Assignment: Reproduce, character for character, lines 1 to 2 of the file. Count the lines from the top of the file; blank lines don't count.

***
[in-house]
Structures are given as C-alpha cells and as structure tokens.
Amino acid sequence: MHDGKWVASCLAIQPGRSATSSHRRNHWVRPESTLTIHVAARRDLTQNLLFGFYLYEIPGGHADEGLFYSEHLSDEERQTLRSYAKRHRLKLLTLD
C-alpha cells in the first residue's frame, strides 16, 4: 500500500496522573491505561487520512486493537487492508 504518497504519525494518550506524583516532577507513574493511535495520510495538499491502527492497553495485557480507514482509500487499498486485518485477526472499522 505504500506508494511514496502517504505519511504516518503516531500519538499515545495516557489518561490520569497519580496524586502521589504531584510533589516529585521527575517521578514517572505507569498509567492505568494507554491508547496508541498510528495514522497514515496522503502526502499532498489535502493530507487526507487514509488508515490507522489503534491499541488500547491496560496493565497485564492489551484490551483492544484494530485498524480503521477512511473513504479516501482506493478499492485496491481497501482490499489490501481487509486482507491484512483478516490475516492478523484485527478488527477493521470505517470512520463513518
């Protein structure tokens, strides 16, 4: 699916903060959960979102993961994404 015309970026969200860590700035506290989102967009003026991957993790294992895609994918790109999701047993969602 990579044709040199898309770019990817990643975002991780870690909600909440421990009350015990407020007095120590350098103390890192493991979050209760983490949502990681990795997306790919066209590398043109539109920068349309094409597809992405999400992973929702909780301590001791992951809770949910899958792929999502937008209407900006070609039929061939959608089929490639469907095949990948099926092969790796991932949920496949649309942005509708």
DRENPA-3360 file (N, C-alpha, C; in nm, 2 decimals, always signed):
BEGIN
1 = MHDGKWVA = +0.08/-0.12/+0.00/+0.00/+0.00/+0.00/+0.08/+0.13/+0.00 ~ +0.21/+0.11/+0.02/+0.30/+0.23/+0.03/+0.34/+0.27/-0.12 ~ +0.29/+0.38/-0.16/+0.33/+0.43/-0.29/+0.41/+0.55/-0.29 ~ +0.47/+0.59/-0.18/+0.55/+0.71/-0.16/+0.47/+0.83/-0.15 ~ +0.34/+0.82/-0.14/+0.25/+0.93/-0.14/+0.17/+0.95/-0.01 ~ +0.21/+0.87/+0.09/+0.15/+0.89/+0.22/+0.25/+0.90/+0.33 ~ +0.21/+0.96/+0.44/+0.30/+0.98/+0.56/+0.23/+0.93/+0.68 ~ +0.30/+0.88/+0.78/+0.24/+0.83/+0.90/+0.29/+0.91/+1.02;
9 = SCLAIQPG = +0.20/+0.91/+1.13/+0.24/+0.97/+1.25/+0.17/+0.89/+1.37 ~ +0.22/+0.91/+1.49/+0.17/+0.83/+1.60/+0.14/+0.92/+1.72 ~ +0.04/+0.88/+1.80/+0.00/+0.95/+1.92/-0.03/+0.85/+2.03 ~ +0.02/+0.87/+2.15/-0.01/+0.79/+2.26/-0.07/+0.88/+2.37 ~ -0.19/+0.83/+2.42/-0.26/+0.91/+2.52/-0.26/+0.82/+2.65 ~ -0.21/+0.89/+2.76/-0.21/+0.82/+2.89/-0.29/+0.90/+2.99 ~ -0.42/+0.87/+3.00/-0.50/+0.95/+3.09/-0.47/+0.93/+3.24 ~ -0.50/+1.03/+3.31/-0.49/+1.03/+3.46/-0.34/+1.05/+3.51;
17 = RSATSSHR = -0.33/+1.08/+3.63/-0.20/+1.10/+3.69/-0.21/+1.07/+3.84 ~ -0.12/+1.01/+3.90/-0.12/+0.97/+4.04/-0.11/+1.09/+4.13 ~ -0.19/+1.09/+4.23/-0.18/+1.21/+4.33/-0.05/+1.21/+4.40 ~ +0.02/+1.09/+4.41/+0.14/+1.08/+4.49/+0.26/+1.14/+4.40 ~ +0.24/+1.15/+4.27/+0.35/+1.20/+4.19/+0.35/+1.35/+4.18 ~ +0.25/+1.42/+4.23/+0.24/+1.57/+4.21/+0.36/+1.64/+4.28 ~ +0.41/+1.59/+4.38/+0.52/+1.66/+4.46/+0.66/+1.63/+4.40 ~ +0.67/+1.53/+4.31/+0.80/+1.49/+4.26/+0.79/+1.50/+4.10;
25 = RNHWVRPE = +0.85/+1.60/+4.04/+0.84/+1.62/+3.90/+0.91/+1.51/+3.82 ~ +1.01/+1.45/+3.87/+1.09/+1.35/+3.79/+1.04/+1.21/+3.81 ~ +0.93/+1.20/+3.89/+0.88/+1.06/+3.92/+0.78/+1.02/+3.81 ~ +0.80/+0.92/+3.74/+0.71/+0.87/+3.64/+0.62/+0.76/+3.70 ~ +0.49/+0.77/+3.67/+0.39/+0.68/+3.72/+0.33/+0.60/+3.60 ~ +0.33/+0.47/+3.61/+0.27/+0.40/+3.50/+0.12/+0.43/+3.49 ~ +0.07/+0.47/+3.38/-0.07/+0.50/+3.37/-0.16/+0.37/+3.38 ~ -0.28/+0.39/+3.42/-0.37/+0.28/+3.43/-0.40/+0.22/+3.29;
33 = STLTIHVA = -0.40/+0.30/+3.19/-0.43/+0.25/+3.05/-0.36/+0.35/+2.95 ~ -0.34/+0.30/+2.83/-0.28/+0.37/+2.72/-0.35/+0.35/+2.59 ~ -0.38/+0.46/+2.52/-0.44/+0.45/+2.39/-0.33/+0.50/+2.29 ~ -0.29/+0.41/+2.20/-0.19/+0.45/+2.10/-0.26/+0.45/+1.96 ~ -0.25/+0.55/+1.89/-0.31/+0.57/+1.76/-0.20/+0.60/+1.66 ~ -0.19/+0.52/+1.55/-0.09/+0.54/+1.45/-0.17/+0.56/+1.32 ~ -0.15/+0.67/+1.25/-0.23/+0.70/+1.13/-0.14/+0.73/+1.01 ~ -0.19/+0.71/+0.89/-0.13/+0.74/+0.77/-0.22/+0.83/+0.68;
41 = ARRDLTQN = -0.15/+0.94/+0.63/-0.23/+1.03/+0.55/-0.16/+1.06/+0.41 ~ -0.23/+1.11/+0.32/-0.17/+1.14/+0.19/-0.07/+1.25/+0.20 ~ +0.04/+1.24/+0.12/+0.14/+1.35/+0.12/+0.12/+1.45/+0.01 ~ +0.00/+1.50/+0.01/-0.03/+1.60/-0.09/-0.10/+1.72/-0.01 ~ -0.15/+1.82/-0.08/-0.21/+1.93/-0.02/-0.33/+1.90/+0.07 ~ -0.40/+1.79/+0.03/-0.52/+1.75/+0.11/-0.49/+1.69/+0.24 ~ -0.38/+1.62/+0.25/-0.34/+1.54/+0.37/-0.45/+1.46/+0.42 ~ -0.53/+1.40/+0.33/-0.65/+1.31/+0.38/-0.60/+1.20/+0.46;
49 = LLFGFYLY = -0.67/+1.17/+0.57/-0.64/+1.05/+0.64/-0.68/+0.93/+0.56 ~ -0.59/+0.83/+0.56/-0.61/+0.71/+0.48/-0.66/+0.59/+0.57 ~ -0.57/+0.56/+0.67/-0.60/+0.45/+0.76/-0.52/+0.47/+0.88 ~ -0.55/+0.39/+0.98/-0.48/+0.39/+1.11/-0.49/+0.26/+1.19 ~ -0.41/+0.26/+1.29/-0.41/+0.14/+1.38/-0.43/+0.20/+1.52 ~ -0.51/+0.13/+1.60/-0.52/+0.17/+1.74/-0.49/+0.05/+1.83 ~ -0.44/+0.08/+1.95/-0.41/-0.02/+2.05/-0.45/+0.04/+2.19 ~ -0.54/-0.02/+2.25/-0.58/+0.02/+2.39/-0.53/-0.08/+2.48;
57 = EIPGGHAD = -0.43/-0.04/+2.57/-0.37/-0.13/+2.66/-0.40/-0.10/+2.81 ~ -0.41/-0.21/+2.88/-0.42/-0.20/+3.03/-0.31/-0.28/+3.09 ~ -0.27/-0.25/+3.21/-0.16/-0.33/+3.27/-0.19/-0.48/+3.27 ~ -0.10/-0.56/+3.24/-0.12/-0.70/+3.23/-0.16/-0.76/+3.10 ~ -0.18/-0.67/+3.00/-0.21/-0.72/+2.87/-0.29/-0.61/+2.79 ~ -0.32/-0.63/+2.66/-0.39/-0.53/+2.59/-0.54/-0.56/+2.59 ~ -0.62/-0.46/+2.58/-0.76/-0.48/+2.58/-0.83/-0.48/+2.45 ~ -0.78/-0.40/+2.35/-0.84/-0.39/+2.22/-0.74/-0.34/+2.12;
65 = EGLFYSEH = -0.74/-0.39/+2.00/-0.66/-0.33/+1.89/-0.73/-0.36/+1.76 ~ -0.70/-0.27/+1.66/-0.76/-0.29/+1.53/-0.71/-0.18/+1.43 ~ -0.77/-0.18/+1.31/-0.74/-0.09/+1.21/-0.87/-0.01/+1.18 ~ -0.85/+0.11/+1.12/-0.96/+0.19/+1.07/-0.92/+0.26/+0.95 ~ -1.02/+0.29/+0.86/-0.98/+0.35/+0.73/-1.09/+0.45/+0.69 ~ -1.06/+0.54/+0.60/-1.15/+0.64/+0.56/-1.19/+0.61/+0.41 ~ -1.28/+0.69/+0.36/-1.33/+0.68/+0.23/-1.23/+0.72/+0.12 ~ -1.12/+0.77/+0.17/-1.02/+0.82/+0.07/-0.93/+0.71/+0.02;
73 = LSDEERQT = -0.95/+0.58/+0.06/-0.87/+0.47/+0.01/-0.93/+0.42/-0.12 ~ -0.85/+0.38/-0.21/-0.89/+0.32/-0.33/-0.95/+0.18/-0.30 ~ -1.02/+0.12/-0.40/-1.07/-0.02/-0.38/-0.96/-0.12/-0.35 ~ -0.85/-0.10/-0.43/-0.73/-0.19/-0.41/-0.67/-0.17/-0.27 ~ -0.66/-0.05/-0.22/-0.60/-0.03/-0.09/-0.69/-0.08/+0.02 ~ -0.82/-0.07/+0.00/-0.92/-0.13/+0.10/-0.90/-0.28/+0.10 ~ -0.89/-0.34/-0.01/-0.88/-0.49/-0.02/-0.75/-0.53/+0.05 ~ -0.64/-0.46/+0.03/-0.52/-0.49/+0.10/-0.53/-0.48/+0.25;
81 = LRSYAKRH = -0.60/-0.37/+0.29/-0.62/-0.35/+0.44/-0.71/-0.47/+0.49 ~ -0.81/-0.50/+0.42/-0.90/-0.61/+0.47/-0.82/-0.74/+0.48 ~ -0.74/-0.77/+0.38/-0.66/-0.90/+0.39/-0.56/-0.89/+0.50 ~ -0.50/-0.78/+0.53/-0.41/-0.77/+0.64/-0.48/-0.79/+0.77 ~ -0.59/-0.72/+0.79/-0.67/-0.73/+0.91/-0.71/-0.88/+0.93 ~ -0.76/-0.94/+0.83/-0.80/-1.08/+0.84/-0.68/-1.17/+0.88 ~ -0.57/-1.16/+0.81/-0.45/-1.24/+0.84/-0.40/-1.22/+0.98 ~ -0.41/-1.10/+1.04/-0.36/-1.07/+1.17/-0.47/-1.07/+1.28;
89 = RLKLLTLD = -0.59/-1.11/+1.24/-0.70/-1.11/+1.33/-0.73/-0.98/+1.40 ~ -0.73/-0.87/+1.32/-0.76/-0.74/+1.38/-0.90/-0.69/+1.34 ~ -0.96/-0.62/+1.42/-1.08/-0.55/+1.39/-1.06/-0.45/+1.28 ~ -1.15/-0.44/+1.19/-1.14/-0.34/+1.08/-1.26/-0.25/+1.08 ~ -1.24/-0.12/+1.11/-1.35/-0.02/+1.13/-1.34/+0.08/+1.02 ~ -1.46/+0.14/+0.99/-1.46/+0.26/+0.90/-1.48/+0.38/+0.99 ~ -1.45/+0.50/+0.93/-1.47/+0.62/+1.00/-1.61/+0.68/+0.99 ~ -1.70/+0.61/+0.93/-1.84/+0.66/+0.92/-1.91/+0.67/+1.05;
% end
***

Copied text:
[in-house]
Structures are given as C-alpha cells and as structure tokens.